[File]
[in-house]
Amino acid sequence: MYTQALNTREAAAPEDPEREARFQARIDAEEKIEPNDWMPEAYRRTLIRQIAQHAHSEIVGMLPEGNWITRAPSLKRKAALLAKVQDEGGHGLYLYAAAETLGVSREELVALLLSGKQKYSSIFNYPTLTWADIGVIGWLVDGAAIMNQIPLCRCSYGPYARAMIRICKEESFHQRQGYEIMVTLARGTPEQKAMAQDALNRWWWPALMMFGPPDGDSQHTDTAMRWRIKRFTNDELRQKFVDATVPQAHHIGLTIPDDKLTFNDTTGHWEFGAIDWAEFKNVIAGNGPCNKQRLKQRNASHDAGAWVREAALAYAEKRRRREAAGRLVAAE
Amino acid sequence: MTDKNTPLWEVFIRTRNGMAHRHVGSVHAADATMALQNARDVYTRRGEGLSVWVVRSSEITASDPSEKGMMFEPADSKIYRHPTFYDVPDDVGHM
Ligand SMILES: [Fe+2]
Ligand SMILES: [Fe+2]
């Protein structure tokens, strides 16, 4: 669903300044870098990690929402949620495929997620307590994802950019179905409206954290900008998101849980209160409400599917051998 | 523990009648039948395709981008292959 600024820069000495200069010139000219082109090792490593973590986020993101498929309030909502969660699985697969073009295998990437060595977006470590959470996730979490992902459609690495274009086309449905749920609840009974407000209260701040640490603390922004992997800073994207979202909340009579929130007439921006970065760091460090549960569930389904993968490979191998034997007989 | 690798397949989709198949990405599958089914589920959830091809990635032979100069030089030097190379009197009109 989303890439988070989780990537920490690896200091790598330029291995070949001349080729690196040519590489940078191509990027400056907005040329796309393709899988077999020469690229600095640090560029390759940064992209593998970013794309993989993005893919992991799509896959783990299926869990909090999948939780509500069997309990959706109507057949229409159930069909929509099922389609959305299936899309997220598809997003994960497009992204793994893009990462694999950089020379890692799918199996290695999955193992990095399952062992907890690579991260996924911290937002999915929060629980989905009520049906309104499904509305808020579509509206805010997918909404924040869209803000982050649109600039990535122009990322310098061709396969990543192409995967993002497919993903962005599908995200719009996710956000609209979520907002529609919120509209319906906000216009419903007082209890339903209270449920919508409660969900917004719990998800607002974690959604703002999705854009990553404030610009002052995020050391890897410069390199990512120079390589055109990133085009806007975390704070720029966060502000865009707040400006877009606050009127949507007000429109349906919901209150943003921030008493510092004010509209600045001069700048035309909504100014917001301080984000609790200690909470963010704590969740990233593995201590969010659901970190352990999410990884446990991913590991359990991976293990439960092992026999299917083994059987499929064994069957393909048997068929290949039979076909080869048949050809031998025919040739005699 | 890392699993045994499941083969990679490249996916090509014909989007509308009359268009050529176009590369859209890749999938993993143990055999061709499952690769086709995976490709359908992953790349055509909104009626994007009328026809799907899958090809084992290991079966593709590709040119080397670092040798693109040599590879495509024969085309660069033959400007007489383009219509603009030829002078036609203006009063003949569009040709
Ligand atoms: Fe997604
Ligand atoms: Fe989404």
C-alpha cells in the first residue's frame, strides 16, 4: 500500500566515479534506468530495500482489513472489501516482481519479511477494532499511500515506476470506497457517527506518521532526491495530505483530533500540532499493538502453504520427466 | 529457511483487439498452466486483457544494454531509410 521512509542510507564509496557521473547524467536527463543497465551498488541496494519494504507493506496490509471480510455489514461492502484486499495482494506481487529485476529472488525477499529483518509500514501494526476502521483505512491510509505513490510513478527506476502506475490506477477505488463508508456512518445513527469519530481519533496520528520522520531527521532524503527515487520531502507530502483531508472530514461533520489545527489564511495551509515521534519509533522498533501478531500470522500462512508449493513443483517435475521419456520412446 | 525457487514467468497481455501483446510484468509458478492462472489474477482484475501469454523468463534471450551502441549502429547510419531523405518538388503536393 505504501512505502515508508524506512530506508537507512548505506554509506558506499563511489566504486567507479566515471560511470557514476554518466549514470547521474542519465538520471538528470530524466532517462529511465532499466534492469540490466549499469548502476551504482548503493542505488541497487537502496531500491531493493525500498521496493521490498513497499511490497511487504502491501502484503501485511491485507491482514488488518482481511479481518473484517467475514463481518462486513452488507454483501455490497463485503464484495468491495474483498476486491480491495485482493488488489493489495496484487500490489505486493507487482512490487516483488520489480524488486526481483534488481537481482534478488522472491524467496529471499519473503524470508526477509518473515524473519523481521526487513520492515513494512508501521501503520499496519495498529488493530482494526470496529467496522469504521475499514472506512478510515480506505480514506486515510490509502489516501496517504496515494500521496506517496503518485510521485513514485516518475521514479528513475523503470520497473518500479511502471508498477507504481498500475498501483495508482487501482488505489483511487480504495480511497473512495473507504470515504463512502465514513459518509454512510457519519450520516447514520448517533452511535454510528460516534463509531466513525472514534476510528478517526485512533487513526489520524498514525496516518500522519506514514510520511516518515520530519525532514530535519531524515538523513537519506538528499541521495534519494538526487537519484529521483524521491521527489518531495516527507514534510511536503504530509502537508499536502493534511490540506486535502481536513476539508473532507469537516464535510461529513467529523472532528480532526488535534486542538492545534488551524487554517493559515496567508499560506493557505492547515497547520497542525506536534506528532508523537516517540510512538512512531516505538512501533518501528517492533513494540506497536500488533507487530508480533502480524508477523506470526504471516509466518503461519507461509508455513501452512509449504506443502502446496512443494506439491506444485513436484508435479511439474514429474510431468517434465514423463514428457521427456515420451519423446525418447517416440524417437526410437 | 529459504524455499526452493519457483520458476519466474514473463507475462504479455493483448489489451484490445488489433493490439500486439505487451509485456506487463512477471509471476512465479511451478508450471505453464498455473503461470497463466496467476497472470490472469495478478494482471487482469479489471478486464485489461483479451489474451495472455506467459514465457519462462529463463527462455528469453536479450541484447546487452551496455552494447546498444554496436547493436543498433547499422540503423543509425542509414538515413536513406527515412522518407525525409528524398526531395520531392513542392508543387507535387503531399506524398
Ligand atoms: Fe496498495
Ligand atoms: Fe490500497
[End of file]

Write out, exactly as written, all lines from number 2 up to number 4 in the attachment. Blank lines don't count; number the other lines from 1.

Amino acid sequence: MYTQALNTREAAAPEDPEREARFQARIDAEEKIEPNDWMPEAYRRTLIRQIAQHAHSEIVGMLPEGNWITRAPSLKRKAALLAKVQDEGGHGLYLYAAAETLGVSREELVALLLSGKQKYSSIFNYPTLTWADIGVIGWLVDGAAIMNQIPLCRCSYGPYARAMIRICKEESFHQRQGYEIMVTLARGTPEQKAMAQDALNRWWWPALMMFGPPDGDSQHTDTAMRWRIKRFTNDELRQKFVDATVPQAHHIGLTIPDDKLTFNDTTGHWEFGAIDWAEFKNVIAGNGPCNKQRLKQRNASHDAGAWVREAALAYAEKRRRREAAGRLVAAE
Amino acid sequence: MTDKNTPLWEVFIRTRNGMAHRHVGSVHAADATMALQNARDVYTRRGEGLSVWVVRSSEITASDPSEKGMMFEPADSKIYRHPTFYDVPDDVGHM
Ligand SMILES: [Fe+2]